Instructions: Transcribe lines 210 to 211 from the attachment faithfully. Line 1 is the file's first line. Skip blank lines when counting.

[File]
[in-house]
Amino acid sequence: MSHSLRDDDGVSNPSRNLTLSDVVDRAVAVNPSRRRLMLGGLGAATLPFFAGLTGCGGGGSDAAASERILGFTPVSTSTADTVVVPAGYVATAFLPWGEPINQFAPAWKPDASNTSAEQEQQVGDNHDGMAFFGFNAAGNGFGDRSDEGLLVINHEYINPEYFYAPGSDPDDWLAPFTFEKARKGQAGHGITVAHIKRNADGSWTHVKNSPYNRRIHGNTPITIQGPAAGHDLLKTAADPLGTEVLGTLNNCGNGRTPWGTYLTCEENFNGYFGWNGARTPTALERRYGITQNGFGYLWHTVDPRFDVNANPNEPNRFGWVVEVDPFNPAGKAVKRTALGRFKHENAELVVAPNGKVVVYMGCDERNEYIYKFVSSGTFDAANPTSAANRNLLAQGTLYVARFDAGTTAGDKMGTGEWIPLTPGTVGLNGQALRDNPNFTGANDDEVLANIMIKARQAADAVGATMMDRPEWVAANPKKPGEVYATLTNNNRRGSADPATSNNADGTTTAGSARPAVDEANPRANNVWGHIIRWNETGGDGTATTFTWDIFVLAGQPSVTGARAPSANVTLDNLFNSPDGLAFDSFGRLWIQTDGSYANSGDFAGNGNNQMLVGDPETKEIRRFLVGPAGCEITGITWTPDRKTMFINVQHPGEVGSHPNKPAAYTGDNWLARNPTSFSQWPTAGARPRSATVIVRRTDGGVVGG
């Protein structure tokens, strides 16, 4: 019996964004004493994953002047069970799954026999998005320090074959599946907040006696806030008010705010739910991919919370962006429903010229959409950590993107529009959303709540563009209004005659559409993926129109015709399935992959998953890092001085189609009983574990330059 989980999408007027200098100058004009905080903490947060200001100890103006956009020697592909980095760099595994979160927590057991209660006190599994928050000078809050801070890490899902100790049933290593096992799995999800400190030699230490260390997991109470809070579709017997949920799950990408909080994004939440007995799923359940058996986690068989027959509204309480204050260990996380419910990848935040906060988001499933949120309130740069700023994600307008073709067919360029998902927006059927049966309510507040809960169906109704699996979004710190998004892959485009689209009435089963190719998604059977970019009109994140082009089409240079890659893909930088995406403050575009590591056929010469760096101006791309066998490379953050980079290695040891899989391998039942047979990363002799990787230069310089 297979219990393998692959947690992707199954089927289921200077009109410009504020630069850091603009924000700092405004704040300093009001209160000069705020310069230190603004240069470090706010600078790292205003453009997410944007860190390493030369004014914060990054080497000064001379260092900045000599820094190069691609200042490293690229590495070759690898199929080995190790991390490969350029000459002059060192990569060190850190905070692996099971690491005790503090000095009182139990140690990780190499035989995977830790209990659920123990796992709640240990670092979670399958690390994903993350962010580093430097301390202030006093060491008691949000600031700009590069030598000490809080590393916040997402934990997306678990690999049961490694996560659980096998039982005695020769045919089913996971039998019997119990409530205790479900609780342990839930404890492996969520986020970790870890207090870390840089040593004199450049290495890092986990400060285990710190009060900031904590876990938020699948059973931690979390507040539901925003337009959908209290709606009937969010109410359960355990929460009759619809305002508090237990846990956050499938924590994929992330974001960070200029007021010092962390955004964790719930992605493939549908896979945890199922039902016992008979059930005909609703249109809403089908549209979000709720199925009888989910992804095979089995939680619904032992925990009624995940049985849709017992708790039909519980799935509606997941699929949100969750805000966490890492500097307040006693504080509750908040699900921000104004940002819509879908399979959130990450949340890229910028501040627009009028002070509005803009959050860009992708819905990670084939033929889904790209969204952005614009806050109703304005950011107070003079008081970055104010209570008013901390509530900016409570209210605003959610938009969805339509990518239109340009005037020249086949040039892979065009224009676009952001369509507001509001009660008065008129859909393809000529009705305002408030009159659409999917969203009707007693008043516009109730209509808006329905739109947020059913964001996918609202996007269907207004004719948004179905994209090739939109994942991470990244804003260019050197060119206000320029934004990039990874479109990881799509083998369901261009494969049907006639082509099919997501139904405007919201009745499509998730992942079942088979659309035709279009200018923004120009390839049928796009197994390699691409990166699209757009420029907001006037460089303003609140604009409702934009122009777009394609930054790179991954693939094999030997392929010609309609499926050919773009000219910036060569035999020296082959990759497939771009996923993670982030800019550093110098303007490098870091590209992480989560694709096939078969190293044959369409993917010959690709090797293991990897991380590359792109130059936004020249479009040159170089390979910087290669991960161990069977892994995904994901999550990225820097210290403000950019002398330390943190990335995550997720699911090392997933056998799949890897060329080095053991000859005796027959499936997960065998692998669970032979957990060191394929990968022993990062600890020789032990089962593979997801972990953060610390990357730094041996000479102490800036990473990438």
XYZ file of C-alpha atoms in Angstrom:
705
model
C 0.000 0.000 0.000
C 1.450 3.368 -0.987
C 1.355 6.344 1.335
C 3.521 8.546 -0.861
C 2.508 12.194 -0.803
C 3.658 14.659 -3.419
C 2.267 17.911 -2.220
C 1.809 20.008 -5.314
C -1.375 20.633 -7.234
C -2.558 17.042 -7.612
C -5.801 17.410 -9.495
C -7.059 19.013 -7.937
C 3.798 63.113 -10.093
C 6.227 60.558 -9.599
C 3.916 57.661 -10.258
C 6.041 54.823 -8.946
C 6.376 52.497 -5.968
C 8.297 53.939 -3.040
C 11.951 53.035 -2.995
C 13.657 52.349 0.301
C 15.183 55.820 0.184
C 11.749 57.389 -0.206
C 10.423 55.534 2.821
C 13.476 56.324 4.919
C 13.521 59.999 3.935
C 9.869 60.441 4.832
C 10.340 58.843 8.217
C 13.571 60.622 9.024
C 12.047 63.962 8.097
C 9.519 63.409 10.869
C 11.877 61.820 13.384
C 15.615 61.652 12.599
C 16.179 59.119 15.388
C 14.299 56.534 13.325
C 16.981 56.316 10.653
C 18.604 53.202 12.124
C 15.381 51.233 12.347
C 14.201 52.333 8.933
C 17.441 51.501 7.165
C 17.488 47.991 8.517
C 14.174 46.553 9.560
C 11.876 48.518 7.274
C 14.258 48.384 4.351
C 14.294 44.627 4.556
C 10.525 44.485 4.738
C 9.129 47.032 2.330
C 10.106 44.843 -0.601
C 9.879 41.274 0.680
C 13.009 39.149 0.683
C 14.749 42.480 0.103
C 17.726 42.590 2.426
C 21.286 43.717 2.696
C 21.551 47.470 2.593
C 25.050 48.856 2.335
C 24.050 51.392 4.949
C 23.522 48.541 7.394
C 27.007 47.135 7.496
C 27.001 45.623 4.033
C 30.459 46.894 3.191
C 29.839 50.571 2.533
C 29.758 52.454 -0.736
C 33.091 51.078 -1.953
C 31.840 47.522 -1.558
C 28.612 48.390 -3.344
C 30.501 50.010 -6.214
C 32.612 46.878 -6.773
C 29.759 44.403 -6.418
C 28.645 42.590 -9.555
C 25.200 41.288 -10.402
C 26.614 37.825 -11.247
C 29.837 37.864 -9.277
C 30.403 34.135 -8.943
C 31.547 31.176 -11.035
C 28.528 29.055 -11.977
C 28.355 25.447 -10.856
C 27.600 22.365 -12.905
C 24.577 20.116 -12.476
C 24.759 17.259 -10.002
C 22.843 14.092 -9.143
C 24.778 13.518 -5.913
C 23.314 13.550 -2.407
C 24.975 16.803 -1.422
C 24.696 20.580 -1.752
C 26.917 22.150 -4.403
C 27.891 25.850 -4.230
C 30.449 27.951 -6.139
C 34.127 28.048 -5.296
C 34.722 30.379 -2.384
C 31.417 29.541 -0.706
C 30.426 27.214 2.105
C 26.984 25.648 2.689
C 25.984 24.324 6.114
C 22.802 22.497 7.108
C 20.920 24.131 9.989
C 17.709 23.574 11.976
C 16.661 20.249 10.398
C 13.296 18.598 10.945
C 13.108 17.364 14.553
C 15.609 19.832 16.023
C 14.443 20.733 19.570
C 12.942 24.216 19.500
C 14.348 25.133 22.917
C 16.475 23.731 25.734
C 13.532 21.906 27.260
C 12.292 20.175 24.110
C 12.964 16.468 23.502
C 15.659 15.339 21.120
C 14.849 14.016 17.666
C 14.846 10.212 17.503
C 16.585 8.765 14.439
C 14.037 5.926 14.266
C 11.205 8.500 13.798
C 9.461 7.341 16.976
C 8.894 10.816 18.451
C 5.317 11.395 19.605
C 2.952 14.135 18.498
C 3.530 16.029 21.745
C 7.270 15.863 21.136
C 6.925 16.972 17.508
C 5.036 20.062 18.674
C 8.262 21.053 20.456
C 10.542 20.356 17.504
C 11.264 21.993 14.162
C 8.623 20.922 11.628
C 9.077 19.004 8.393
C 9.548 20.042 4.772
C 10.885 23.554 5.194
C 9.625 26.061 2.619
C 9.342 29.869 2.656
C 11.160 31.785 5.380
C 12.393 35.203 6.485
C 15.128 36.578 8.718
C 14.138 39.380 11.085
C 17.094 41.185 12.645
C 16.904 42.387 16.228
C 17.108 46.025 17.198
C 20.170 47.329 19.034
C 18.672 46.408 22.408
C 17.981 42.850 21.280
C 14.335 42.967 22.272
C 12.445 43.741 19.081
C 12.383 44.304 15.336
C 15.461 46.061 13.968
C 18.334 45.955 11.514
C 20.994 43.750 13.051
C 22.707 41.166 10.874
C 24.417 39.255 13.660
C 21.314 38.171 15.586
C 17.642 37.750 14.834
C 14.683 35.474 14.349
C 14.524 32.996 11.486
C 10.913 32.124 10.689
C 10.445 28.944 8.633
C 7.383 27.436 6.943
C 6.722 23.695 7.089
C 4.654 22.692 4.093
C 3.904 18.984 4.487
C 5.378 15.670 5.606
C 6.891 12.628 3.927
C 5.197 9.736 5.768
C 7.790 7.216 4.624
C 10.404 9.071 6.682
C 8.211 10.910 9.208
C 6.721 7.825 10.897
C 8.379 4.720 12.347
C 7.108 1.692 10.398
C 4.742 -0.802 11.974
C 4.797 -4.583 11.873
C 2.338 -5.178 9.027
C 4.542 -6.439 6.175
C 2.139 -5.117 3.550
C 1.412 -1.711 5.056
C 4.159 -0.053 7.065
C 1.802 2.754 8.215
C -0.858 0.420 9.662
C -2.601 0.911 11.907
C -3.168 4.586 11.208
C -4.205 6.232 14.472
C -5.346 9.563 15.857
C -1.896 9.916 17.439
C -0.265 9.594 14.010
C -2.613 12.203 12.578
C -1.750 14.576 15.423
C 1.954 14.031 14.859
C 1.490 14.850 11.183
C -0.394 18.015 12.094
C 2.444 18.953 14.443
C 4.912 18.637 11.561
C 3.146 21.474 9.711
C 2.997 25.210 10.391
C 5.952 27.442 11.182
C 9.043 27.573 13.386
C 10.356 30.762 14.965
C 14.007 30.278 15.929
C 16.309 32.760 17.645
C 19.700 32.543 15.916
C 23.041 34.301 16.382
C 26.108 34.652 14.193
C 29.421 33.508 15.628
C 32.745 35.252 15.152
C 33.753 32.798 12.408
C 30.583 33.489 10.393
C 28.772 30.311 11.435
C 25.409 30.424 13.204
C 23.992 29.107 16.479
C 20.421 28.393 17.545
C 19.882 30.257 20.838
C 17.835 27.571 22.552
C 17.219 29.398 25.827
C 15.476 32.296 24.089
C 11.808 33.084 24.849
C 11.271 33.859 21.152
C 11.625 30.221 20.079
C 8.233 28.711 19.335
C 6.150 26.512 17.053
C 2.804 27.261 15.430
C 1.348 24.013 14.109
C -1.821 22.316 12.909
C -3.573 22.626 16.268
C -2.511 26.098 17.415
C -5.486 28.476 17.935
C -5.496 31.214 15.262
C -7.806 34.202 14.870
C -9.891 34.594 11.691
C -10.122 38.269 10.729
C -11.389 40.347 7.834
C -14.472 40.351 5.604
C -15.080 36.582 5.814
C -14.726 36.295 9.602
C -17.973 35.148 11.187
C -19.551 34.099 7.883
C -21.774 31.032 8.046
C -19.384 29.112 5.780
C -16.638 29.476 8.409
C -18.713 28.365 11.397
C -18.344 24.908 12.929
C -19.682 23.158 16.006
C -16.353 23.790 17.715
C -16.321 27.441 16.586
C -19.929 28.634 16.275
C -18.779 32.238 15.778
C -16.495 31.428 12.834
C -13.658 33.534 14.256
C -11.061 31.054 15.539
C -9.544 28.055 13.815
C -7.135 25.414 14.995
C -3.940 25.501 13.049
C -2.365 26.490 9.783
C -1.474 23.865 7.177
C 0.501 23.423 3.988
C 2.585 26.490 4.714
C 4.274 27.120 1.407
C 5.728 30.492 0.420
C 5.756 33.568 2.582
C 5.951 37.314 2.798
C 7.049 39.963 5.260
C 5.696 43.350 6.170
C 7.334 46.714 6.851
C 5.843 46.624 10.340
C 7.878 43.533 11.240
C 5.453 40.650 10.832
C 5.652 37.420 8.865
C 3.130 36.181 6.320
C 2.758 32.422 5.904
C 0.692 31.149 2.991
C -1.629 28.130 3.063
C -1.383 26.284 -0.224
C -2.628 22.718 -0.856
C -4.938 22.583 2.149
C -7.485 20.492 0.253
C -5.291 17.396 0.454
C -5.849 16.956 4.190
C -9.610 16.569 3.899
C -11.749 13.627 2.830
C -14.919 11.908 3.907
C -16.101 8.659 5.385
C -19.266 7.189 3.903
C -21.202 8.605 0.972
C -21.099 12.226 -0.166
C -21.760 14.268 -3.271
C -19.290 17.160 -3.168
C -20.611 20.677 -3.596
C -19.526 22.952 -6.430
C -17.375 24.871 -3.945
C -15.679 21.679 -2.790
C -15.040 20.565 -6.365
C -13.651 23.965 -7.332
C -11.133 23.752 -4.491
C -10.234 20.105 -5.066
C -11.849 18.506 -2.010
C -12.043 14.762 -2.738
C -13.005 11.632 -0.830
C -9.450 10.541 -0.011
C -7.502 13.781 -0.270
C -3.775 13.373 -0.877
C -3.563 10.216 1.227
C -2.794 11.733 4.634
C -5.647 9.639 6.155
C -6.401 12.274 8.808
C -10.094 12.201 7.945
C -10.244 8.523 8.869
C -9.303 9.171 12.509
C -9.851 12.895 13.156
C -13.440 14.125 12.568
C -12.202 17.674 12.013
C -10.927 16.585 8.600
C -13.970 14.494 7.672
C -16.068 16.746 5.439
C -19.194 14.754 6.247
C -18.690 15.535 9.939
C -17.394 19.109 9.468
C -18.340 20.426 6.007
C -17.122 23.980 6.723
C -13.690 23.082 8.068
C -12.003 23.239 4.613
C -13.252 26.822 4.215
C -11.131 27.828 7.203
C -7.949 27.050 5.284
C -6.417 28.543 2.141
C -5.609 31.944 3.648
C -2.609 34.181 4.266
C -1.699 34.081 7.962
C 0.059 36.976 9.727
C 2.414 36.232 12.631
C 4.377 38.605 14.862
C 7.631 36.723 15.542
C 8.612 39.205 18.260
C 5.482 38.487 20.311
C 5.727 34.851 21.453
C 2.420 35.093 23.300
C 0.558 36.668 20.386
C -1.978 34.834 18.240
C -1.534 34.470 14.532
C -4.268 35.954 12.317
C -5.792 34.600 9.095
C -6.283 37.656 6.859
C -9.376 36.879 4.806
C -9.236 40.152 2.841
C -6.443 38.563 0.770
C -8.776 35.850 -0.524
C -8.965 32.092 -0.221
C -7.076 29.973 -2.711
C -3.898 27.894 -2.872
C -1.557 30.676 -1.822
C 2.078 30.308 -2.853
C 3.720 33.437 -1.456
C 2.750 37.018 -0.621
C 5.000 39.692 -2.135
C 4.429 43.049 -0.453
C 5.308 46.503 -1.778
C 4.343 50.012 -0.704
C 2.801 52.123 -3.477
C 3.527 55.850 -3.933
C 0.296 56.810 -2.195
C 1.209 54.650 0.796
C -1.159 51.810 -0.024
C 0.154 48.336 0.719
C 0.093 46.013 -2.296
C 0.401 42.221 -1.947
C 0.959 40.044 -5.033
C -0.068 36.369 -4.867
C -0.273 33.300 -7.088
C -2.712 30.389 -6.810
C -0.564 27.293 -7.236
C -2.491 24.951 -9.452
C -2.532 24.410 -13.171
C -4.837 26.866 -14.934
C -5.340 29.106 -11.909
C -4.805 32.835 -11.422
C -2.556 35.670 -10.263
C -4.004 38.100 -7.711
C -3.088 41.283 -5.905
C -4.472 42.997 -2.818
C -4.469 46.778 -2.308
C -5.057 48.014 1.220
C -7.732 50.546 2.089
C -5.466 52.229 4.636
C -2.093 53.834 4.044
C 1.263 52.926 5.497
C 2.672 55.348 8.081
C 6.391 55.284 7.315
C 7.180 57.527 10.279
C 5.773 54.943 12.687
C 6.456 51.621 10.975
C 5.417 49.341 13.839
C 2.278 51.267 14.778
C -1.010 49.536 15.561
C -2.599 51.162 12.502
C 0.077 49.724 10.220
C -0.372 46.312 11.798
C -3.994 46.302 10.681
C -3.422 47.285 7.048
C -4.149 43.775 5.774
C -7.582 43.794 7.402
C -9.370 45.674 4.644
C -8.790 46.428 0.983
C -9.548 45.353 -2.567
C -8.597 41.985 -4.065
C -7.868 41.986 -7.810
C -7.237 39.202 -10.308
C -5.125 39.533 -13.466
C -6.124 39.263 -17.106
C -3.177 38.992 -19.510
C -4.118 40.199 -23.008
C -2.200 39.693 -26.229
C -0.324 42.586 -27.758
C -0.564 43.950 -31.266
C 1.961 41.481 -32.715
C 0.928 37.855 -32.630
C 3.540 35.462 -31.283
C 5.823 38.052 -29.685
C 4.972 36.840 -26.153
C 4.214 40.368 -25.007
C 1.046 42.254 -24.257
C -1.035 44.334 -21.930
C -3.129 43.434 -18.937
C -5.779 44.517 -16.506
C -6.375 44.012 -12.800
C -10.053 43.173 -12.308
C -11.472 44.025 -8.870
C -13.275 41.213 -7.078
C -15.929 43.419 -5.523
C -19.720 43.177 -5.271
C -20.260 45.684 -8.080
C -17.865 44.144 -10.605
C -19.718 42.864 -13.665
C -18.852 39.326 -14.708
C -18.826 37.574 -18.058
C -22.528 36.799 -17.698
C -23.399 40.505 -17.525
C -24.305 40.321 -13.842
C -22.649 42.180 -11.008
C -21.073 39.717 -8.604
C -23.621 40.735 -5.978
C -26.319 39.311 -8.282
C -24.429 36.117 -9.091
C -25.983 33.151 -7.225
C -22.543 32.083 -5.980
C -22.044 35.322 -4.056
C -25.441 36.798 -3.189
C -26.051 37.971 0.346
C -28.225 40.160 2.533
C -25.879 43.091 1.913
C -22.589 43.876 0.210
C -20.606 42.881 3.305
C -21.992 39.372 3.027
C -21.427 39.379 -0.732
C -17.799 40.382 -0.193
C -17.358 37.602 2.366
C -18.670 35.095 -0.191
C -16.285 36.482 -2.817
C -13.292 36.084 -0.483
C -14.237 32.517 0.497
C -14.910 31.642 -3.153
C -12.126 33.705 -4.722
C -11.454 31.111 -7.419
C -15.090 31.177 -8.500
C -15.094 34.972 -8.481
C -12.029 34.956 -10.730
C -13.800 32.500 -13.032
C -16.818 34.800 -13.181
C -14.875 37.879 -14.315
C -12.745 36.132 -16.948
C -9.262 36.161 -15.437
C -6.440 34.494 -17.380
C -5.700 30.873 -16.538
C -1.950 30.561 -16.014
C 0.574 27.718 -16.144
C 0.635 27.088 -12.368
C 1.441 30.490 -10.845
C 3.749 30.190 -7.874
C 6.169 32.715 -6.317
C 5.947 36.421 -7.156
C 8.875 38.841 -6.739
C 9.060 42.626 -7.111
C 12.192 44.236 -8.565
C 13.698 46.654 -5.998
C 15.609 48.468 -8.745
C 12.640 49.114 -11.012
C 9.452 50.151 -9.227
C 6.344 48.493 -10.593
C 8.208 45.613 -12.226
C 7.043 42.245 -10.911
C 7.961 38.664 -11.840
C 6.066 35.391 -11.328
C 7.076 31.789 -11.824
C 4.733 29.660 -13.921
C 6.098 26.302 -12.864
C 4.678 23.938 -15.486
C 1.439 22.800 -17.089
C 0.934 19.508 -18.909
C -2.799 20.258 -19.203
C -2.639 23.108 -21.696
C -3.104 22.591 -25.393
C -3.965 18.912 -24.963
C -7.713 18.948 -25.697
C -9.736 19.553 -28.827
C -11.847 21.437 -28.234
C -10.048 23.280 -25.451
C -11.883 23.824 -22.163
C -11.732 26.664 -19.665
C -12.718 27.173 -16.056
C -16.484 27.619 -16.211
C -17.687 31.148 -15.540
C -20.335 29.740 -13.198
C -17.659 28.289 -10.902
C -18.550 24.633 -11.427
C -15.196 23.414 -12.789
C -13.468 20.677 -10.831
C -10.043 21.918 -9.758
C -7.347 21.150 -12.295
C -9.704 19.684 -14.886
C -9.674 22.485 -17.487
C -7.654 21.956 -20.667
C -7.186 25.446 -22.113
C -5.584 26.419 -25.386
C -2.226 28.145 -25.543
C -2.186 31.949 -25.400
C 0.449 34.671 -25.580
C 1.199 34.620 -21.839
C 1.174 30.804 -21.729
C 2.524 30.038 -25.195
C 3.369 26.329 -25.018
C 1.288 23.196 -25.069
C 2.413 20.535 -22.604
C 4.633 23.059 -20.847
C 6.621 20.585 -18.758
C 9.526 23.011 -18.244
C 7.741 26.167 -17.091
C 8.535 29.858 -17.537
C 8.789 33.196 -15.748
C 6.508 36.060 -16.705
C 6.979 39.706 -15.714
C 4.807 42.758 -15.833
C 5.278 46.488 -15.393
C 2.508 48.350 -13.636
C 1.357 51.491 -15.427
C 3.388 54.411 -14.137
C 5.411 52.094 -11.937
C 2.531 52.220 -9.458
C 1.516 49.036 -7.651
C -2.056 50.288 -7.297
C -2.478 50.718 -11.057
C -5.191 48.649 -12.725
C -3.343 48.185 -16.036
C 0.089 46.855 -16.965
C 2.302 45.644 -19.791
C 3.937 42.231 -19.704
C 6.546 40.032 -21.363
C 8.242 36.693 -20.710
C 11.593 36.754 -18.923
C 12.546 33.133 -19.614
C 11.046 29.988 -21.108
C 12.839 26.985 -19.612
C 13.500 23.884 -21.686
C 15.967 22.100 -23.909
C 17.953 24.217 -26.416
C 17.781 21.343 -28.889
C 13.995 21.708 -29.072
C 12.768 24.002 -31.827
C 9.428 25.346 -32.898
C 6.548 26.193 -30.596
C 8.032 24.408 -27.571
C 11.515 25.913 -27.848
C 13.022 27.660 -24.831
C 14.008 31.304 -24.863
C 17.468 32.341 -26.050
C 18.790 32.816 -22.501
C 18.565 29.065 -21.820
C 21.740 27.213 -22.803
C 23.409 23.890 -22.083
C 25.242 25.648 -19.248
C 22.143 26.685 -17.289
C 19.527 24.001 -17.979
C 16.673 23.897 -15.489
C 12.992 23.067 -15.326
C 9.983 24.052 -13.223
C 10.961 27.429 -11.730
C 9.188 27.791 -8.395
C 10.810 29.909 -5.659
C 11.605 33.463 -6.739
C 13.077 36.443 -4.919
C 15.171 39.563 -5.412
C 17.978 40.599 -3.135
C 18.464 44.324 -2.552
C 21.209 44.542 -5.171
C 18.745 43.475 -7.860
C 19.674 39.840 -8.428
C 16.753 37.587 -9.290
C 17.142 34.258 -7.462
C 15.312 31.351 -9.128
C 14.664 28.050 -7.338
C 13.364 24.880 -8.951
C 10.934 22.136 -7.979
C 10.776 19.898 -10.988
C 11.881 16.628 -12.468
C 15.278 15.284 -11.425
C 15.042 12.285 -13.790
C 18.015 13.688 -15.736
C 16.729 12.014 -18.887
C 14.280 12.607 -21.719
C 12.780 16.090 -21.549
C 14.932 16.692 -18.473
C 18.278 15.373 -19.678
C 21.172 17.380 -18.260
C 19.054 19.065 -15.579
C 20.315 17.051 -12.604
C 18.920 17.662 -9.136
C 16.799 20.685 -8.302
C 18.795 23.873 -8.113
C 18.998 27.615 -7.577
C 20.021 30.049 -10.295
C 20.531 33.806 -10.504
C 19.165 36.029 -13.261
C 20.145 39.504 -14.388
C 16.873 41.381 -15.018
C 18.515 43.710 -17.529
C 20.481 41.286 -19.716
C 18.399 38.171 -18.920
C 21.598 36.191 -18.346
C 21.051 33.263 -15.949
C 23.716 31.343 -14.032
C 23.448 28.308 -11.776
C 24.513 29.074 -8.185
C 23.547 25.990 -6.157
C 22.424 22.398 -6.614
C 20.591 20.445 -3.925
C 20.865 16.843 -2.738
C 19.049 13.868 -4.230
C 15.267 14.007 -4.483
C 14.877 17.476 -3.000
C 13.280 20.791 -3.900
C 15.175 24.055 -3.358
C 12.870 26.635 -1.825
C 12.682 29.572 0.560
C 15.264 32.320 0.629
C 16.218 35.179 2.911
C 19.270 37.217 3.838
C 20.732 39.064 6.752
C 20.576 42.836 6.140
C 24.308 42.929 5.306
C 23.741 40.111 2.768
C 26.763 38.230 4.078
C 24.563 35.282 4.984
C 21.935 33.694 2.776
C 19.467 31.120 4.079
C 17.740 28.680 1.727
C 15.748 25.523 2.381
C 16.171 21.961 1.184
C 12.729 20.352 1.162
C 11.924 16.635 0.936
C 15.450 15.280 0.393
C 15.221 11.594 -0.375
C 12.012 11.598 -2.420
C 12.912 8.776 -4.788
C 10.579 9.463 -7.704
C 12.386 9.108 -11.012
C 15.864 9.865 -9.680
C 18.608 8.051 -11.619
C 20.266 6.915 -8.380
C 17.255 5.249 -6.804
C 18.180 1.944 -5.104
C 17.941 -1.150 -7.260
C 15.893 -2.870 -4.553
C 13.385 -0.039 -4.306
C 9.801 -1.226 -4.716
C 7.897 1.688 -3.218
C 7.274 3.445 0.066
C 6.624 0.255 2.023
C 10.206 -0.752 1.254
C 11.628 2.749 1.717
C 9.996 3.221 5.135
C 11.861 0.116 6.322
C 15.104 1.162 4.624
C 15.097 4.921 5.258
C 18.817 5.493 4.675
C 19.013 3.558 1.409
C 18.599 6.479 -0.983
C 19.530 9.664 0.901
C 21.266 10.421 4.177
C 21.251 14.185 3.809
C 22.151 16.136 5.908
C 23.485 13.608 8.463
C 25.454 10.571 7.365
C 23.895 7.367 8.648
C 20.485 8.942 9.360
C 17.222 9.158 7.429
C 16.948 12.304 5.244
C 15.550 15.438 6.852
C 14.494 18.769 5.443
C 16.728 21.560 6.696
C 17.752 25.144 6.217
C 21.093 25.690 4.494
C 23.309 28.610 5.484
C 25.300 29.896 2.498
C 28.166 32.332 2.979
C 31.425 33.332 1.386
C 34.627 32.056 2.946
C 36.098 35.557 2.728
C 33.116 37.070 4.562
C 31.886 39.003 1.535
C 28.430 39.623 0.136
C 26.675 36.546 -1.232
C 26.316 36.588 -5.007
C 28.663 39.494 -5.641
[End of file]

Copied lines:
C 25.409 30.424 13.204
C 23.992 29.107 16.479